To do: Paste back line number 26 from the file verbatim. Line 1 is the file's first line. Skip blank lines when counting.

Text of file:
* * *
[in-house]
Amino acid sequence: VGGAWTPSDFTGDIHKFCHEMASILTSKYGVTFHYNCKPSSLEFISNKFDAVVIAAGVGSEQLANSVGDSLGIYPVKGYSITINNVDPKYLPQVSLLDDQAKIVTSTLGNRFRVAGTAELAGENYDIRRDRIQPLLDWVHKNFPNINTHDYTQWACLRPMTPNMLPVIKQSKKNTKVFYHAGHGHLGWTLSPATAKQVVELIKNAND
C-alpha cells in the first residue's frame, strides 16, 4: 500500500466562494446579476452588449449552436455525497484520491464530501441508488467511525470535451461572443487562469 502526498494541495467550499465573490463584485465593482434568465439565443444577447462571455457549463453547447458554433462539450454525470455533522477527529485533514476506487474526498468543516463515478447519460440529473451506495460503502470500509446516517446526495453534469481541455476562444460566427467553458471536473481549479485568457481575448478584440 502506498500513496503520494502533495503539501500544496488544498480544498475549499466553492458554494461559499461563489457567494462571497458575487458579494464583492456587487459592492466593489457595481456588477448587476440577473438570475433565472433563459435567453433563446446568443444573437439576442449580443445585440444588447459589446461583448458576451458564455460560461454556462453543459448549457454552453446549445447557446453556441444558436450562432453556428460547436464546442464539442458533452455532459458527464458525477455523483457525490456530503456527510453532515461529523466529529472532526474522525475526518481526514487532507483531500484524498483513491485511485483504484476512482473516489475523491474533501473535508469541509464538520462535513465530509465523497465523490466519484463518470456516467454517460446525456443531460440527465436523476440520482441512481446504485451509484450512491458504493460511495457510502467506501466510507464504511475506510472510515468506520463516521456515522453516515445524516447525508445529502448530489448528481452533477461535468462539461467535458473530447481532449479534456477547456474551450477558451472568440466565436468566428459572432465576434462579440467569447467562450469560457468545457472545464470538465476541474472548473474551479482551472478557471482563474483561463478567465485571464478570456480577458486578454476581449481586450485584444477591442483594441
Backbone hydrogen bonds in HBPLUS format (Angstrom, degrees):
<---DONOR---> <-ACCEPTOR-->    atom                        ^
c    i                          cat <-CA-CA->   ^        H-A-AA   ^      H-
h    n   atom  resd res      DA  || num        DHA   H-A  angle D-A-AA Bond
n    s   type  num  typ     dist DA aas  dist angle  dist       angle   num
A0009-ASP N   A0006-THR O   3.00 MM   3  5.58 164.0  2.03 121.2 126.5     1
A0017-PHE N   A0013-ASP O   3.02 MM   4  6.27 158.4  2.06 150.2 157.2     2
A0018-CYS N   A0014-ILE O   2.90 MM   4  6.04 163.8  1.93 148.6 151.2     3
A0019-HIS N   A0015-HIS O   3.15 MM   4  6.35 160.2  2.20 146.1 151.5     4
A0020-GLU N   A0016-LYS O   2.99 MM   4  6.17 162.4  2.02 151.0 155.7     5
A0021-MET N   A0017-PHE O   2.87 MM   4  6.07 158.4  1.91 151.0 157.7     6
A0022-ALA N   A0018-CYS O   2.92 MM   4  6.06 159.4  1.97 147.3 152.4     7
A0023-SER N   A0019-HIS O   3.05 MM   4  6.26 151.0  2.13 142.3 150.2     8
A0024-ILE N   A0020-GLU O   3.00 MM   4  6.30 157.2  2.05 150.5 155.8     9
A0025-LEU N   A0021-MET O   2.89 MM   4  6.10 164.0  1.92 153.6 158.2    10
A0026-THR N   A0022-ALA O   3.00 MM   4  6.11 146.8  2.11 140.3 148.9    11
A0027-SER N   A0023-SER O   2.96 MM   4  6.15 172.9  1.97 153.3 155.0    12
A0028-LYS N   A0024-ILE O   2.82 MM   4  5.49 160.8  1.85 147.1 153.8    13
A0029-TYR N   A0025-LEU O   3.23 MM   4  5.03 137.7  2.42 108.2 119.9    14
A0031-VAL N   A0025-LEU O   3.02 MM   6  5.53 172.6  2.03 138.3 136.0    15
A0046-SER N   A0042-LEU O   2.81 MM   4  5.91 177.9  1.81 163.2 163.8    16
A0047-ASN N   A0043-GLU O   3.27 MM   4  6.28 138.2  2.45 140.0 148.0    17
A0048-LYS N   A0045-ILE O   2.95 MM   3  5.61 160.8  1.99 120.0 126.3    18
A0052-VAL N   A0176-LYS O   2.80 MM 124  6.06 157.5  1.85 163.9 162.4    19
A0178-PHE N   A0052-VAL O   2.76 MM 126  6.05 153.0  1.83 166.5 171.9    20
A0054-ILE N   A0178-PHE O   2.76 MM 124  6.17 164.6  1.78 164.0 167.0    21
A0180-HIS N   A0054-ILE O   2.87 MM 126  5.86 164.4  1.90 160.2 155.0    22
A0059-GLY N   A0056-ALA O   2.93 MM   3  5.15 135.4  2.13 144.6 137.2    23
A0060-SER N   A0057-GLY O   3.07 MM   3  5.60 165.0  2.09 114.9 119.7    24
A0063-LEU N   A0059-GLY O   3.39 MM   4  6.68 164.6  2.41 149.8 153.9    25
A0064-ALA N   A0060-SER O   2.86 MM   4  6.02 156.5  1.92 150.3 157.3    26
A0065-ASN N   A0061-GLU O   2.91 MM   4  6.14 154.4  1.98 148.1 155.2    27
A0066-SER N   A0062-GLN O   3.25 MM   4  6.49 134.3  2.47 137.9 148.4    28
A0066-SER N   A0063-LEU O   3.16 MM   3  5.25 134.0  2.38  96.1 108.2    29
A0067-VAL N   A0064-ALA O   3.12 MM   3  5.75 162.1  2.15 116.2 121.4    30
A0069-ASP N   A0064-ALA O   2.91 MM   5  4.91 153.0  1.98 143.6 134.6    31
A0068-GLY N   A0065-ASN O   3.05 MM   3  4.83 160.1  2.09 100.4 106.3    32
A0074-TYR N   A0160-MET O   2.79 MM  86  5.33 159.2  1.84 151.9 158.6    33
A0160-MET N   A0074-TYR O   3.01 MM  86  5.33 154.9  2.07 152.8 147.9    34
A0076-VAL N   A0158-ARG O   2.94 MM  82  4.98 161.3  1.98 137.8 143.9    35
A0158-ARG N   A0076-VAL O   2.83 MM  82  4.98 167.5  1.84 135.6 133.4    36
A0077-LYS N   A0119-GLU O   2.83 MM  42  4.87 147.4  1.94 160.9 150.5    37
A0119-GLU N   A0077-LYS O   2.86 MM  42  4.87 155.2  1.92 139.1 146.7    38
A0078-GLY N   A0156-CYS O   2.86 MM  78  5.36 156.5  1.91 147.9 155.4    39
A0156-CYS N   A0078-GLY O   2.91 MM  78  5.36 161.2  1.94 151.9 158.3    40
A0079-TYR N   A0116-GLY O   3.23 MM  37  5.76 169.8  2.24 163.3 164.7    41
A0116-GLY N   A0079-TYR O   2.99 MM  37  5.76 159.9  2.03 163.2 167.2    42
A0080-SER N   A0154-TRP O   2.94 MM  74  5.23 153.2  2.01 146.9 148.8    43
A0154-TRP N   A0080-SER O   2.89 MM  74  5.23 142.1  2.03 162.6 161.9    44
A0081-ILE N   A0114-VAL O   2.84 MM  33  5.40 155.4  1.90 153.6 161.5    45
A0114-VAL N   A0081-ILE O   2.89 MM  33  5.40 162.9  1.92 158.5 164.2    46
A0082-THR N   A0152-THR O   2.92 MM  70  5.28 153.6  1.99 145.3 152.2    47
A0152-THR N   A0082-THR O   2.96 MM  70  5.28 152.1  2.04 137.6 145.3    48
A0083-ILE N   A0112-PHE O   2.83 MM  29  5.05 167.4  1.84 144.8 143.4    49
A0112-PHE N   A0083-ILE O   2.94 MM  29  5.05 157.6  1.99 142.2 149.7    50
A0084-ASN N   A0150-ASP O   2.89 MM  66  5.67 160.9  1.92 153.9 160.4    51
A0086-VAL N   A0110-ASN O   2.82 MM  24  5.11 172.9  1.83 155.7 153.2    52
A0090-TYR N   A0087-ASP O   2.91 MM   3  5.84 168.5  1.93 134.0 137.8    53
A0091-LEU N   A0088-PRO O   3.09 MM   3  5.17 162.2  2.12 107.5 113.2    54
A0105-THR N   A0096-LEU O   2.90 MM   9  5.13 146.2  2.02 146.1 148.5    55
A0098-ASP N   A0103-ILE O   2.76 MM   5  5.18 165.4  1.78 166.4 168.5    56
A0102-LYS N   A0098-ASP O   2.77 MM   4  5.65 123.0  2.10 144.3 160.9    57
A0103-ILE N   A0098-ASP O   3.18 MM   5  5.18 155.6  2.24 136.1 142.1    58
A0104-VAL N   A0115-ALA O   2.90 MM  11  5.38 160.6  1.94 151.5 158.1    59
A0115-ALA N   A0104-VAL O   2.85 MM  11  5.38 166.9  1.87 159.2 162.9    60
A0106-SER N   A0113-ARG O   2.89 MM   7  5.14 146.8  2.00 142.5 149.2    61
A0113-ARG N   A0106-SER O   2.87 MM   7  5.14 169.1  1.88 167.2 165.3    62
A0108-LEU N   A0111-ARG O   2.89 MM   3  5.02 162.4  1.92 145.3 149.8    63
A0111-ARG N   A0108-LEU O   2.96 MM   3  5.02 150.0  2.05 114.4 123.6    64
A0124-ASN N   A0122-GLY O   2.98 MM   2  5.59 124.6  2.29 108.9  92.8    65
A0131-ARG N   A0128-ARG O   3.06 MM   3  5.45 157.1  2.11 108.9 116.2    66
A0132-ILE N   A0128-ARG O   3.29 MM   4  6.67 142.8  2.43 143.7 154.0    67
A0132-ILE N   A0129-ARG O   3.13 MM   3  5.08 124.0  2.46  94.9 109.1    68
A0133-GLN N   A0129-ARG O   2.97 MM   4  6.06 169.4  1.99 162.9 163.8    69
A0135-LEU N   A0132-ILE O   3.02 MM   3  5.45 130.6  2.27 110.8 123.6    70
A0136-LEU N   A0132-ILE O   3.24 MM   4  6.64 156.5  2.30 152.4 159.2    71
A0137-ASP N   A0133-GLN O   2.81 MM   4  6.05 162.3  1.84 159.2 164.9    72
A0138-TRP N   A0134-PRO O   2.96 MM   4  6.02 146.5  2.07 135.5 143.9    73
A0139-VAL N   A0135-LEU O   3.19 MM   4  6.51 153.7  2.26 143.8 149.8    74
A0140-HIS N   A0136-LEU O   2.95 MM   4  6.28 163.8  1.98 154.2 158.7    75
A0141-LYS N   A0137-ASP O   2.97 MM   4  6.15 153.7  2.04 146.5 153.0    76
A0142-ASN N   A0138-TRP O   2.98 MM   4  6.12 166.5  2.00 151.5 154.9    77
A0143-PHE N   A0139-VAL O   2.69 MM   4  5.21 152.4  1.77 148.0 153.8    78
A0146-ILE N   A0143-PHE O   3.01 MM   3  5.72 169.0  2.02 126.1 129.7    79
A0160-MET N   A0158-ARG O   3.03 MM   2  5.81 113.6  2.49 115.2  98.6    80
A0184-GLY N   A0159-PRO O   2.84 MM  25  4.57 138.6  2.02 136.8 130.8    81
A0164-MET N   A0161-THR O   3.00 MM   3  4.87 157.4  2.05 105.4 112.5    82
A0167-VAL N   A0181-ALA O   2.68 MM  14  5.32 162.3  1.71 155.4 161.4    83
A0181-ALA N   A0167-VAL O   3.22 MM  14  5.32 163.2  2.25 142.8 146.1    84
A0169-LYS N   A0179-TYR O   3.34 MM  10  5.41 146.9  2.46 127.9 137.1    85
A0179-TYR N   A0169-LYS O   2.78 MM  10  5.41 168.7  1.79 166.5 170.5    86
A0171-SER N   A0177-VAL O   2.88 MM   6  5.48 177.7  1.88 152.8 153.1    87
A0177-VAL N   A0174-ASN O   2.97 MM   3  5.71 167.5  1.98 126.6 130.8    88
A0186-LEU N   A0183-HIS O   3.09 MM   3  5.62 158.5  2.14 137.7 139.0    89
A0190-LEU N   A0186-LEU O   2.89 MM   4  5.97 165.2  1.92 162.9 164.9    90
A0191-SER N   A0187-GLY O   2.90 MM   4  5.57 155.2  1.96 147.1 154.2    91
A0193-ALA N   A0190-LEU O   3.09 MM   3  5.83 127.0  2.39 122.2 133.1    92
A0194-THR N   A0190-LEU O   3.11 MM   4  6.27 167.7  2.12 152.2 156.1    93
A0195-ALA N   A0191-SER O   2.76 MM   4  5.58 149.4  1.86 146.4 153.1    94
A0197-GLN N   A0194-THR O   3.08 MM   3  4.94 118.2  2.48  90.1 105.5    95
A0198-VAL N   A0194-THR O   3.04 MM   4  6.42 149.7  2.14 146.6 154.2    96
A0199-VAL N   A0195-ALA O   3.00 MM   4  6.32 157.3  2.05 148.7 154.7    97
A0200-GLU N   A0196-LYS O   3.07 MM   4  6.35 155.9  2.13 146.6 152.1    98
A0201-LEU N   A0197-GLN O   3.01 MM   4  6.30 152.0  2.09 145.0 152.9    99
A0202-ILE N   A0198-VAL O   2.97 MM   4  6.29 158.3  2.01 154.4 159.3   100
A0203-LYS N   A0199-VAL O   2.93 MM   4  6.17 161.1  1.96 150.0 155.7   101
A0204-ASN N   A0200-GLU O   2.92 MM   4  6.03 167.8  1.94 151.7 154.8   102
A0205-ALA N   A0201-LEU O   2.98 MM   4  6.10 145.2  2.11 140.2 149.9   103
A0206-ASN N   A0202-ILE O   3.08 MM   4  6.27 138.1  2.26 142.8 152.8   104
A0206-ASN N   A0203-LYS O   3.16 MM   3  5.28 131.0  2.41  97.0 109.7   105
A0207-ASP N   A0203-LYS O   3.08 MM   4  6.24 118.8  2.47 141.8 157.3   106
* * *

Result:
A0048-LYS N   A0045-ILE O   2.95 MM   3  5.61 160.8  1.99 120.0 126.3    18